Forging has the advantage of the addition of deformation energy to further refine and improve the metallurgy of the shape being created. Through mechanical and thermomechanical deformation energy applied, originally cast ingots of aluminum are shaped and reshaped, changing the internal microstructure. Any inclusions or alloy concentrations are dispersed, and any voids are crushed and eliminated. Forging energy drives the recrystallization of the microstructure, creating enhanced durability and toughness. Forgings are not usually able to produce shapes as complex as castings. This often requires additional finishing operations which adds to the cost of using forgings, compared to castings. The improved properties of forged product outweigh cost issues, however, when safety, reliability and the cost of component failure are the greatest challenges.
Forging Aluminum into Alloys
An additional advantage of forging is the ability to form and shape alloys consolidated from metal and other additive powders. Alloys and matrix materials of this type are produced and consolidated as powders as the constituent elements cannot be successfully melted and cast. Thermomechanical energy is often the most practical means to consolidate powders into solid form. Deformation processes such as forging are then used to further shape these materials, in a solid state, to more useful, near net forms, providing improved economy for use of these more expensive materials. In this way, forging is ensuring the capability and usability of materials that provide properties that will meet future design challenges.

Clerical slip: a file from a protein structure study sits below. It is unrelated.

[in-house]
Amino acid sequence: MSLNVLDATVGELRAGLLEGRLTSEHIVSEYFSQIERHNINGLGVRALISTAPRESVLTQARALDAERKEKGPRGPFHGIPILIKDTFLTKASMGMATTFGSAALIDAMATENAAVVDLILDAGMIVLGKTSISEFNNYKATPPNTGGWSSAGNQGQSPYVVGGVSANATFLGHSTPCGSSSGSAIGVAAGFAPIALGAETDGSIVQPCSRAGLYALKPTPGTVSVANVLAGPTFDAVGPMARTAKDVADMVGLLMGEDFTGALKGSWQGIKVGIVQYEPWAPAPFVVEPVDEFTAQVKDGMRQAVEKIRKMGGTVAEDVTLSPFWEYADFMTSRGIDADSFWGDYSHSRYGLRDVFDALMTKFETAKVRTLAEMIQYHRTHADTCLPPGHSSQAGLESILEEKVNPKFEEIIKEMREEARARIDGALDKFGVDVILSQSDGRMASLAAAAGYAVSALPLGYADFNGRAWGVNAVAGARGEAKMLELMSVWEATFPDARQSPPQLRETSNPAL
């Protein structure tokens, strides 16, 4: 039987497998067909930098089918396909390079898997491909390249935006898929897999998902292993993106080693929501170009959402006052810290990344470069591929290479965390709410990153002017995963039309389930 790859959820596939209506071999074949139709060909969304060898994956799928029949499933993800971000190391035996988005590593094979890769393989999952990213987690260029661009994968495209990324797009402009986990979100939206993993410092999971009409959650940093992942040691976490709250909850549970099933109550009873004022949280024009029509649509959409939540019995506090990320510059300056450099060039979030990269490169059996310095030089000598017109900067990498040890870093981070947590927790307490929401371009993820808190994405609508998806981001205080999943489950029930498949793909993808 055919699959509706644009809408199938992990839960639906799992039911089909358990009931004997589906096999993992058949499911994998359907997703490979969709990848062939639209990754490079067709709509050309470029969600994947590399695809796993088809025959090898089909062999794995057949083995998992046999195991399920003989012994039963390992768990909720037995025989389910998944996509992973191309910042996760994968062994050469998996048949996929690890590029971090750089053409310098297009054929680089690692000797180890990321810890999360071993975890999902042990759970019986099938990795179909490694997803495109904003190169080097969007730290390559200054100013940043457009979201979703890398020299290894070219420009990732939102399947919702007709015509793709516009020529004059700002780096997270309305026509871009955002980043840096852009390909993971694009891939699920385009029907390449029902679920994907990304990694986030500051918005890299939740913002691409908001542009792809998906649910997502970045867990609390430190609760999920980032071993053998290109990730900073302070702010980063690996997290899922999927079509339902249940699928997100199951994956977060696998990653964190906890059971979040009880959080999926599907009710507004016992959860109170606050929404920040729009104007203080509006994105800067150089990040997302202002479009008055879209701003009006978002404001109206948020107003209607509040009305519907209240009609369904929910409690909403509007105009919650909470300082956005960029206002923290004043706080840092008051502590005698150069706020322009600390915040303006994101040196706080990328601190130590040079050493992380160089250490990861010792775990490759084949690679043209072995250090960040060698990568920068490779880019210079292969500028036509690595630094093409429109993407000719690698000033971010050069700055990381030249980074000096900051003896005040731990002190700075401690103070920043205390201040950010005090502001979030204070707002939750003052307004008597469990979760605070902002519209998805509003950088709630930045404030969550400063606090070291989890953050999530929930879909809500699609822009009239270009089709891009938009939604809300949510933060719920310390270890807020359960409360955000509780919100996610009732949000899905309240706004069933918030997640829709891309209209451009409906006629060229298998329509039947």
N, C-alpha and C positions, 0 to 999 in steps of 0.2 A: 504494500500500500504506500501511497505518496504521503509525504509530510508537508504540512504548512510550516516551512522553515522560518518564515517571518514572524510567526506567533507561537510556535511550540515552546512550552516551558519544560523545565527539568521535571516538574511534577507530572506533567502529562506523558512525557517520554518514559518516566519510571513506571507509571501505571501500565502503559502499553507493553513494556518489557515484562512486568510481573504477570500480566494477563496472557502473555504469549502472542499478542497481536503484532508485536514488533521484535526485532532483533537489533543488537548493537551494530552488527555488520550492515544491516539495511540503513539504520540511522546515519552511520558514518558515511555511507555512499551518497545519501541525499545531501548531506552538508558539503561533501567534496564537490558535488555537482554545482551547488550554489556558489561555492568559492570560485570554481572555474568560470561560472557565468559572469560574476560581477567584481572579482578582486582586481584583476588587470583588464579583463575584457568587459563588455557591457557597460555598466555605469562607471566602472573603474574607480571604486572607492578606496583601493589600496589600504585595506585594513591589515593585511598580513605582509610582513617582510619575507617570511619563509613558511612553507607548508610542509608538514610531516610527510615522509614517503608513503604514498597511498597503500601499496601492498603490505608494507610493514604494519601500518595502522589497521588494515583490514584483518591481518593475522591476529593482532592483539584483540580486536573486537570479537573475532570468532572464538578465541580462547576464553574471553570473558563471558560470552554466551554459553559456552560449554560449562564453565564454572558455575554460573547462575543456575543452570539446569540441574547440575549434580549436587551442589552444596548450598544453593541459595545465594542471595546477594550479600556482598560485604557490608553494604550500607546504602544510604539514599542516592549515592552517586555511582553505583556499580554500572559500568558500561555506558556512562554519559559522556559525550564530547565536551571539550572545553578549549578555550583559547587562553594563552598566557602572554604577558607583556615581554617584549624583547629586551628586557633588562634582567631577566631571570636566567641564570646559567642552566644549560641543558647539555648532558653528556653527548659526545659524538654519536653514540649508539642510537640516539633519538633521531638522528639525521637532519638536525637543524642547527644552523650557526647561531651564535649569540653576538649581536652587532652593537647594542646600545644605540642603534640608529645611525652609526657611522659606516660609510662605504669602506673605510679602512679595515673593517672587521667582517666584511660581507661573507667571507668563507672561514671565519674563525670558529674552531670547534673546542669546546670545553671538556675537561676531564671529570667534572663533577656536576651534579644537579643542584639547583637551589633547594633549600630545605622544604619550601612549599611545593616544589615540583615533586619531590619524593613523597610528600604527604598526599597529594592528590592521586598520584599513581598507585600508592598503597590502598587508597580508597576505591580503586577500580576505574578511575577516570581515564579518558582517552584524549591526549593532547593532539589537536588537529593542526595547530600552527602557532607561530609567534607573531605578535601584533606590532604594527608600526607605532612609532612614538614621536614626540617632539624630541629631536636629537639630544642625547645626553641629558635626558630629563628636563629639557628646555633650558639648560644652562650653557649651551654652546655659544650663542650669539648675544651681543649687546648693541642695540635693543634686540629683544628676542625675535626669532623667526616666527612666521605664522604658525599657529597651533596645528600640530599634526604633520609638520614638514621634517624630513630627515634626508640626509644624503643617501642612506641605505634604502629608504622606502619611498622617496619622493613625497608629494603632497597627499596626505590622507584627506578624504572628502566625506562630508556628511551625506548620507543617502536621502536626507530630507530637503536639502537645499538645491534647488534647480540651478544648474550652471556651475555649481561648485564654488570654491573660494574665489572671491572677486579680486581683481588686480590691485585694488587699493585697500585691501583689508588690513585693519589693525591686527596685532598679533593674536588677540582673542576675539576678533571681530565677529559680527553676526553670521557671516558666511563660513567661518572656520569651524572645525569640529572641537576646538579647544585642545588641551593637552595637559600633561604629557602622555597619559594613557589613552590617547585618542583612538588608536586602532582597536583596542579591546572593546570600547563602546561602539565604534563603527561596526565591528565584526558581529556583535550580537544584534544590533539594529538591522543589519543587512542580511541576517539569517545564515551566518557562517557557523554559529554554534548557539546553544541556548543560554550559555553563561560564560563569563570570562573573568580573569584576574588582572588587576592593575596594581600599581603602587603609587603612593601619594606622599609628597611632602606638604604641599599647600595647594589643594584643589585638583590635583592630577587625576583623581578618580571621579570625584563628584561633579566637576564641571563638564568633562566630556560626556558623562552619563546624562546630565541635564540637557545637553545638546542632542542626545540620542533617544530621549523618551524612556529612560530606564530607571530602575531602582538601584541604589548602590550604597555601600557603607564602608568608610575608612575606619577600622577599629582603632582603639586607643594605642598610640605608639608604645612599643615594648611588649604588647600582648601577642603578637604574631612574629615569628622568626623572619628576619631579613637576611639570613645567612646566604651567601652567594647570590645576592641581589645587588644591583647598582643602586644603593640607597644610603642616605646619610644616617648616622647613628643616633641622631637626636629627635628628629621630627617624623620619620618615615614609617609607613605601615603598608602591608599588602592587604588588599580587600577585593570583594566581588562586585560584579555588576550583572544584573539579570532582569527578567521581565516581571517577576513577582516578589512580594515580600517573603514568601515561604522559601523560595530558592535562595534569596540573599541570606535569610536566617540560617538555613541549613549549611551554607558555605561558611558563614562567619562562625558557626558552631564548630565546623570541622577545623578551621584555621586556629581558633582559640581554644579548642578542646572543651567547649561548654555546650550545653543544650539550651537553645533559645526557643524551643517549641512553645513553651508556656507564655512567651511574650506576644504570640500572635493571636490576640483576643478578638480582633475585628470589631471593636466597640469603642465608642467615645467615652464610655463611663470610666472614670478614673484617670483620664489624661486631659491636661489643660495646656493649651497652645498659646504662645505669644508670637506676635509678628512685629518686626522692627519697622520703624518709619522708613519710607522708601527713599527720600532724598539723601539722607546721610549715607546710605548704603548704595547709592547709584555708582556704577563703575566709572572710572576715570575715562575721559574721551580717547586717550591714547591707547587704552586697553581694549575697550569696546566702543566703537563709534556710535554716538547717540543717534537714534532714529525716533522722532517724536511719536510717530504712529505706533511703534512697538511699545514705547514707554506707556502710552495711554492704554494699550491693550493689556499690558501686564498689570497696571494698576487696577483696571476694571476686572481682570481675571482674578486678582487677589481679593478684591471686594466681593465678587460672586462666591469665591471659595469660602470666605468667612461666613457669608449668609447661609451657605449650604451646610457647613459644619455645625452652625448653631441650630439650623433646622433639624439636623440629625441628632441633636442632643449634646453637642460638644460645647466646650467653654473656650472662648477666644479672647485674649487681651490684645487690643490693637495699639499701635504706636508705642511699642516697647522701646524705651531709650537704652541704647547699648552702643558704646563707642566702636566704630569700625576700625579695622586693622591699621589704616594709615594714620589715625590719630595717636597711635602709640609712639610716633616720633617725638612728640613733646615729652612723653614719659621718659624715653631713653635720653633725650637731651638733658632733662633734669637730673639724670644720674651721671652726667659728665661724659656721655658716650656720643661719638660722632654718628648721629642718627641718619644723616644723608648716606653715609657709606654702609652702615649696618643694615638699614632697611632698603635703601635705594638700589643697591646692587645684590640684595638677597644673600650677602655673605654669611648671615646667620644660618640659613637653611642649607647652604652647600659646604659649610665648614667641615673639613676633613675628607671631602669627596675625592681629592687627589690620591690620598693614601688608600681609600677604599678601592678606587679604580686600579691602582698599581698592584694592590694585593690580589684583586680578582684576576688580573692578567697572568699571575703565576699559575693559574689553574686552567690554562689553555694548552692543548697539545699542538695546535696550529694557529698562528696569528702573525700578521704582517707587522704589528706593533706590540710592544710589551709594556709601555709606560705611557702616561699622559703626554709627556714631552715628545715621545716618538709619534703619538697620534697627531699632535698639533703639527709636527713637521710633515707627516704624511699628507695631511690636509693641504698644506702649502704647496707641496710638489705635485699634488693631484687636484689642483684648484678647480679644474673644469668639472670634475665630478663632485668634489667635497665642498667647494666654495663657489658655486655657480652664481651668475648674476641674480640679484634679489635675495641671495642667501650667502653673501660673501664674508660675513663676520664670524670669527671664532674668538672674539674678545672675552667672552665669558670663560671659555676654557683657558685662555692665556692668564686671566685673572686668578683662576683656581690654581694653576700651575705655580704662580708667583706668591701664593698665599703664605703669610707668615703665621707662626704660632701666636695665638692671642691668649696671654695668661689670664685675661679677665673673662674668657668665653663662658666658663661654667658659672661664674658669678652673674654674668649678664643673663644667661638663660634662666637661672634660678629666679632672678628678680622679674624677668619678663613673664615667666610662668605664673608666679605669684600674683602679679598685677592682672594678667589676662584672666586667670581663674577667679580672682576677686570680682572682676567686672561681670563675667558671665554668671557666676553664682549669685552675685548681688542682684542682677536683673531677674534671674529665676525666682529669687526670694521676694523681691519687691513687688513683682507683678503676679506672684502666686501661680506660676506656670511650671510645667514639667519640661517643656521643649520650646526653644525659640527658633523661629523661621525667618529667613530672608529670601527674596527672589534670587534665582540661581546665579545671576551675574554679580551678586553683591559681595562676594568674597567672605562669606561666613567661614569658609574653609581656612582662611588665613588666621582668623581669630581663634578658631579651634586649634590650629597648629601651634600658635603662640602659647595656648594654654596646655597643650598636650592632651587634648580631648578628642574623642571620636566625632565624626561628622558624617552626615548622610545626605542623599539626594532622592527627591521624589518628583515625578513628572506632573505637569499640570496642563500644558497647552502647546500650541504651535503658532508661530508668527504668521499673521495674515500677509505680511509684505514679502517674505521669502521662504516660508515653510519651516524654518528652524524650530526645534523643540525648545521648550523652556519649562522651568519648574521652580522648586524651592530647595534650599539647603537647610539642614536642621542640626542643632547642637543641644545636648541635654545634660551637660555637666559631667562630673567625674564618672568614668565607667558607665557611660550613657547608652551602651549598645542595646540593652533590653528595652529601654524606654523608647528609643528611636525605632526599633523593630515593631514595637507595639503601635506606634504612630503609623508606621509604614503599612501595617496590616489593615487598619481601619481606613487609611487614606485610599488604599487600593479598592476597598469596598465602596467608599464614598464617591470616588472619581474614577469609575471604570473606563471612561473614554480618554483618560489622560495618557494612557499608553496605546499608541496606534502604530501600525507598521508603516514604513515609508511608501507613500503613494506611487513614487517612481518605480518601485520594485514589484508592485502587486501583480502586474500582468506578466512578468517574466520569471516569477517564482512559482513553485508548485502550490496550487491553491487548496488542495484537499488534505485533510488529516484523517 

Forged products will be the choice when components must exhibit maximum properties and durability in service, where weight and mass must be minimized and failure would be costly or catastrophic. Other processes seek to claim “wrought properties” but only the forging process can consistently and reliably supply it.
the difference between Aluminum alloy open die forging vs closed die forging?
Open die forging is the process of deforming a piece of metal between multiple dies that do not completely enclose the material. The metal is altered as the dies “hammer” or “stamp” the material through a series of movements until the desired shape is achieved.
Closed Die Forging is a forging process in which dies move towards each other and covers the workpiece in whole or in part. The heated raw material, which is approximately the shape or size of the final forged part, is placed in the bottom die.